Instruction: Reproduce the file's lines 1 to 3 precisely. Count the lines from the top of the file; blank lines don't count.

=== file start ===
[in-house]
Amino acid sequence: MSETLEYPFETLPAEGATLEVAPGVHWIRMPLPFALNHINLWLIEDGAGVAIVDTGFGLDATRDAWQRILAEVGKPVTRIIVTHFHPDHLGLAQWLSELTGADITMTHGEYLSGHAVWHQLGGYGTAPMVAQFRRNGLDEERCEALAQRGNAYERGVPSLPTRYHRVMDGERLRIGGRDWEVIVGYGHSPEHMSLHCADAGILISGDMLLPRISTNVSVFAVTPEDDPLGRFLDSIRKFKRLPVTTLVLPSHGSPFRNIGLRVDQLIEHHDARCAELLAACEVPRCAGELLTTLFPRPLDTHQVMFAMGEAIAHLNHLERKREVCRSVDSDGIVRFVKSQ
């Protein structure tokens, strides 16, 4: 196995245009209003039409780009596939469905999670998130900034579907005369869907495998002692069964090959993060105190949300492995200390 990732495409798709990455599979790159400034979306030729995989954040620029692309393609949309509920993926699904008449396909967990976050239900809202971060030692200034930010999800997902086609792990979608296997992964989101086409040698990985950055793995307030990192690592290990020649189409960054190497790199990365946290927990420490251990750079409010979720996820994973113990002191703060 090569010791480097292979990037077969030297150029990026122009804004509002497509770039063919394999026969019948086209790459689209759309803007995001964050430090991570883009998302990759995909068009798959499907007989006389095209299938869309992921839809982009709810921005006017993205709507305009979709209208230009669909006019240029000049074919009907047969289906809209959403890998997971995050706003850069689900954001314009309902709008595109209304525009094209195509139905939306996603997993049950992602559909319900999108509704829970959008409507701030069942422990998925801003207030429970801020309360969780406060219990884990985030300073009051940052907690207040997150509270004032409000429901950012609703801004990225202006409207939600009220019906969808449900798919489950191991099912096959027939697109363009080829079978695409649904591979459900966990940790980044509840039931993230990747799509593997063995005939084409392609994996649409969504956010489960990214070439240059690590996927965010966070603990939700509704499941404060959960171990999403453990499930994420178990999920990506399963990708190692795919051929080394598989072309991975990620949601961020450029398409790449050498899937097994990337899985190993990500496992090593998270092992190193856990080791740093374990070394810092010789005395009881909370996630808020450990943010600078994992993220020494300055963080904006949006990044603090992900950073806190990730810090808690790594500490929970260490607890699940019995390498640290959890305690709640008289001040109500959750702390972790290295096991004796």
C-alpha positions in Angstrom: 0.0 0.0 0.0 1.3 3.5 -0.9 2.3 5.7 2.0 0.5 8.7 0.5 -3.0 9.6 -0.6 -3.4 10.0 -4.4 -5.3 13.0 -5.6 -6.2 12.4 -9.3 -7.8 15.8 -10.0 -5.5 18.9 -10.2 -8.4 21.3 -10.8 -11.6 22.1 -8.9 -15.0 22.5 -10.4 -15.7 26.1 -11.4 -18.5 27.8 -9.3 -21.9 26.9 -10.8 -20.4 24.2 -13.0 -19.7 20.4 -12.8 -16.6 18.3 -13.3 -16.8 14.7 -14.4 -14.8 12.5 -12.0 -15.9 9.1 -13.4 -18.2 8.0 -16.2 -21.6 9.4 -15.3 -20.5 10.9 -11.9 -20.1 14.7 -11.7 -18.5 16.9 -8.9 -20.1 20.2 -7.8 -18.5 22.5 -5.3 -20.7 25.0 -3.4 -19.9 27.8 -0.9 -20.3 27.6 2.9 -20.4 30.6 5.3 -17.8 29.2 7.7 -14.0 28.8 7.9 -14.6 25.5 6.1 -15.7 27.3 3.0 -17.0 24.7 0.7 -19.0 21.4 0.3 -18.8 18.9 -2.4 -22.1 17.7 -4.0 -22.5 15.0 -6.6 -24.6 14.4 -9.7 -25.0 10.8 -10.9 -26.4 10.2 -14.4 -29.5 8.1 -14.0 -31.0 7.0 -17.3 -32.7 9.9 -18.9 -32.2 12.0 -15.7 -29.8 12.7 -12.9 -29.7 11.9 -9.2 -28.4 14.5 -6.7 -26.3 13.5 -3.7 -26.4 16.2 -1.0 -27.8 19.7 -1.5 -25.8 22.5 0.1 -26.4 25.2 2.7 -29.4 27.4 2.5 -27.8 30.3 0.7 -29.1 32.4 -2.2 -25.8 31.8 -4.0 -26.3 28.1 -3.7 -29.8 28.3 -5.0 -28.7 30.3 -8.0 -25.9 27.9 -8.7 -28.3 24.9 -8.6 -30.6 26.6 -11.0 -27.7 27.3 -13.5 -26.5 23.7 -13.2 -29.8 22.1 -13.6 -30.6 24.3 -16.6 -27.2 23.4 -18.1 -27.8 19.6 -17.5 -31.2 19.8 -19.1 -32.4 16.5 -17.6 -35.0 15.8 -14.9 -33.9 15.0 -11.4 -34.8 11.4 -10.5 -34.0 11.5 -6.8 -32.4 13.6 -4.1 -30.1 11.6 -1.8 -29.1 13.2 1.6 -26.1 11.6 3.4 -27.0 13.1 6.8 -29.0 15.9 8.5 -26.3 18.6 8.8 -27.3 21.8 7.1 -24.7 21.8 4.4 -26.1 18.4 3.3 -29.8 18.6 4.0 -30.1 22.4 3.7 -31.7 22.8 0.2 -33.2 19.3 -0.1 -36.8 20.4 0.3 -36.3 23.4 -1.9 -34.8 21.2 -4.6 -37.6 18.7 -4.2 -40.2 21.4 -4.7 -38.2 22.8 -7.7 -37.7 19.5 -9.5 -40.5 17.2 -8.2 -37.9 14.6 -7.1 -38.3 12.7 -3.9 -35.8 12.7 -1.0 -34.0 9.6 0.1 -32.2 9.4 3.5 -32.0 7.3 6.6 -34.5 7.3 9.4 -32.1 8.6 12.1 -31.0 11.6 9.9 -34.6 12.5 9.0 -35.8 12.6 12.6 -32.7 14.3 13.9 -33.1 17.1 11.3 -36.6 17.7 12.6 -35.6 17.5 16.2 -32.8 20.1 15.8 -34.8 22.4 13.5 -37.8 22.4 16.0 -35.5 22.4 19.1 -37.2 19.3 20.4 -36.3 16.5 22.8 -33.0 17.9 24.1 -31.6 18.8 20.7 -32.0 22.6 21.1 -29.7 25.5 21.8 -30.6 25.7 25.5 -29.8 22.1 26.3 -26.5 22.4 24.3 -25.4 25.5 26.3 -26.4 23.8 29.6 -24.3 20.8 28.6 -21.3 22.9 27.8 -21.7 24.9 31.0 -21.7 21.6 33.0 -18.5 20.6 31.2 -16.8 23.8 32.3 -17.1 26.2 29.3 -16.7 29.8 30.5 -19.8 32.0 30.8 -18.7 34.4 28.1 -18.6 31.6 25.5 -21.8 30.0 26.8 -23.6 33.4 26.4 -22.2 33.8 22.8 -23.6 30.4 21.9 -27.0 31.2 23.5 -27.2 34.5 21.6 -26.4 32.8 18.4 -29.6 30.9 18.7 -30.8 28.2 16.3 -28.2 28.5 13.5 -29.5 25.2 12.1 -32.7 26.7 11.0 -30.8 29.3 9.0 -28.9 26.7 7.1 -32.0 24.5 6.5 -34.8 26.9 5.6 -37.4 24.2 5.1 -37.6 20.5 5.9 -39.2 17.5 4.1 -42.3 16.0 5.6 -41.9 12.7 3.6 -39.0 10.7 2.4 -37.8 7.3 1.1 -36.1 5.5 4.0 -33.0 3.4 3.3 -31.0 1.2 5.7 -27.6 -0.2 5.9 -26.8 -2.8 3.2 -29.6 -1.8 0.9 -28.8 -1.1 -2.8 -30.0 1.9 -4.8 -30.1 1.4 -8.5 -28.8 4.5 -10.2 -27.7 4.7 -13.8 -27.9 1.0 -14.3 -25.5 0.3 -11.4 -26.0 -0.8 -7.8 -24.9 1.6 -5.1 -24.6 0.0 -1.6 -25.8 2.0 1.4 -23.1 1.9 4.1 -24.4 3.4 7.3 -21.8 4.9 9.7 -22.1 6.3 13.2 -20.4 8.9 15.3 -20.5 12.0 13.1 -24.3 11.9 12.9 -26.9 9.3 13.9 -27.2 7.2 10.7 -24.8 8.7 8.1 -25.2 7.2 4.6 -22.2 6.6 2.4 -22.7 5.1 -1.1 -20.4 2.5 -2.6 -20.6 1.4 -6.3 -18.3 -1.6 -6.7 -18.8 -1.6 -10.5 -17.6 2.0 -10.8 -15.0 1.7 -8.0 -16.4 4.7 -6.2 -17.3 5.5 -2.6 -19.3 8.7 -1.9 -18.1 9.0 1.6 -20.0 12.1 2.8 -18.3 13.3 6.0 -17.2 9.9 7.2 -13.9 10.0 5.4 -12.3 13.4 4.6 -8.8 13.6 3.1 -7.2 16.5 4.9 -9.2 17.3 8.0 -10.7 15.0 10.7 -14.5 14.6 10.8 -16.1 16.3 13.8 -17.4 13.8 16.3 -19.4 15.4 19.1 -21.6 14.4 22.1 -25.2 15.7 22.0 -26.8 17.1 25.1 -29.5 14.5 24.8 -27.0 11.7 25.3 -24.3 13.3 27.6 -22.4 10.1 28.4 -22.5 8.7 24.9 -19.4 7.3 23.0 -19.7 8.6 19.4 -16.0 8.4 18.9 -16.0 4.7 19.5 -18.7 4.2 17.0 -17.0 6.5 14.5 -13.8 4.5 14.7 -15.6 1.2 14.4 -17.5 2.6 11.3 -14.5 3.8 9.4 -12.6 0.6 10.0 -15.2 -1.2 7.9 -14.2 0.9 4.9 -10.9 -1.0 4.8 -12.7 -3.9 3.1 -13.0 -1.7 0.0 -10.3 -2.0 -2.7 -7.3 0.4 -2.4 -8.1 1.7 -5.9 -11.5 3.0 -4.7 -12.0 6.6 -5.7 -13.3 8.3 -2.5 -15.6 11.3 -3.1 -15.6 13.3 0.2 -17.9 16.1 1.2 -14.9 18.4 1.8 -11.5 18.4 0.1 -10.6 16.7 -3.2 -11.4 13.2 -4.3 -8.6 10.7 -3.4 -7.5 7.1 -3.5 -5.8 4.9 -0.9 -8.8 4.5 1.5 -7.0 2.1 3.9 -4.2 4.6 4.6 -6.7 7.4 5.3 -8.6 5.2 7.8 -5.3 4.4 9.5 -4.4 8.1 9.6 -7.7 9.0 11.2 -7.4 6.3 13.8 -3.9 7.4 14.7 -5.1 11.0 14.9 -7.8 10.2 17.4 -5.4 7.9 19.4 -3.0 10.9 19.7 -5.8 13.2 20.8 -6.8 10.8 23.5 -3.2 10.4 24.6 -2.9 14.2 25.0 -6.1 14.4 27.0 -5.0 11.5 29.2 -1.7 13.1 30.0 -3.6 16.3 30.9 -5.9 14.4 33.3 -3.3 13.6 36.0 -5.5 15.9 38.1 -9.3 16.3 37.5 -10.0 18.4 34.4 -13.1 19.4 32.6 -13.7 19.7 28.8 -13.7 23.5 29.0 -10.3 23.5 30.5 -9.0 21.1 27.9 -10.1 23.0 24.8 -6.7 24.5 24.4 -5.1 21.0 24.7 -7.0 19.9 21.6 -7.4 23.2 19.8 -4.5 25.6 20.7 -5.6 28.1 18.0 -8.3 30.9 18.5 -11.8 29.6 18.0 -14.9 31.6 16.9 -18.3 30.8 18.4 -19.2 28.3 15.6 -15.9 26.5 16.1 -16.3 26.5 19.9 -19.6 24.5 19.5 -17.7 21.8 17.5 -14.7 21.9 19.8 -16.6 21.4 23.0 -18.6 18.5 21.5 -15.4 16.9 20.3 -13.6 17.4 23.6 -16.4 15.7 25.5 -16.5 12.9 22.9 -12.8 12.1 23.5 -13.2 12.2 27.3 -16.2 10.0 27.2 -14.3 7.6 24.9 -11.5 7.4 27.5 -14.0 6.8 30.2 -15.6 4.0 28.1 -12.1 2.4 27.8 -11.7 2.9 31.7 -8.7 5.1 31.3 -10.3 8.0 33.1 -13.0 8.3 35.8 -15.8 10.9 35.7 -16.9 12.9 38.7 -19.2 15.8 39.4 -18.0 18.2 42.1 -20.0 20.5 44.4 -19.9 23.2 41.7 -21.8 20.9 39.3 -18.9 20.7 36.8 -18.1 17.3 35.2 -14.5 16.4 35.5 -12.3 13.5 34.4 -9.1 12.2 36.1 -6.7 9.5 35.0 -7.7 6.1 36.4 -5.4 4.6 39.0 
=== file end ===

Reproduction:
[in-house]
Amino acid sequence: MSETLEYPFETLPAEGATLEVAPGVHWIRMPLPFALNHINLWLIEDGAGVAIVDTGFGLDATRDAWQRILAEVGKPVTRIIVTHFHPDHLGLAQWLSELTGADITMTHGEYLSGHAVWHQLGGYGTAPMVAQFRRNGLDEERCEALAQRGNAYERGVPSLPTRYHRVMDGERLRIGGRDWEVIVGYGHSPEHMSLHCADAGILISGDMLLPRISTNVSVFAVTPEDDPLGRFLDSIRKFKRLPVTTLVLPSHGSPFRNIGLRVDQLIEHHDARCAELLAACEVPRCAGELLTTLFPRPLDTHQVMFAMGEAIAHLNHLERKREVCRSVDSDGIVRFVKSQ
């Protein structure tokens, strides 16, 4: 196995245009209003039409780009596939469905999670998130900034579907005369869907495998002692069964090959993060105190949300492995200390 990732495409798709990455599979790159400034979306030729995989954040620029692309393609949309509920993926699904008449396909967990976050239900809202971060030692200034930010999800997902086609792990979608296997992964989101086409040698990985950055793995307030990192690592290990020649189409960054190497790199990365946290927990420490251990750079409010979720996820994973113990002191703060 090569010791480097292979990037077969030297150029990026122009804004509002497509770039063919394999026969019948086209790459689209759309803007995001964050430090991570883009998302990759995909068009798959499907007989006389095209299938869309992921839809982009709810921005006017993205709507305009979709209208230009669909006019240029000049074919009907047969289906809209959403890998997971995050706003850069689900954001314009309902709008595109209304525009094209195509139905939306996603997993049950992602559909319900999108509704829970959008409507701030069942422990998925801003207030429970801020309360969780406060219990884990985030300073009051940052907690207040997150509270004032409000429901950012609703801004990225202006409207939600009220019906969808449900798919489950191991099912096959027939697109363009080829079978695409649904591979459900966990940790980044509840039931993230990747799509593997063995005939084409392609994996649409969504956010489960990214070439240059690590996927965010966070603990939700509704499941404060959960171990999403453990499930994420178990999920990506399963990708190692795919051929080394598989072309991975990620949601961020450029398409790449050498899937097994990337899985190993990500496992090593998270092992190193856990080791740093374990070394810092010789005395009881909370996630808020450990943010600078994992993220020494300055963080904006949006990044603090992900950073806190990730810090808690790594500490929970260490607890699940019995390498640290959890305690709640008289001040109500959750702390972790290295096991004796």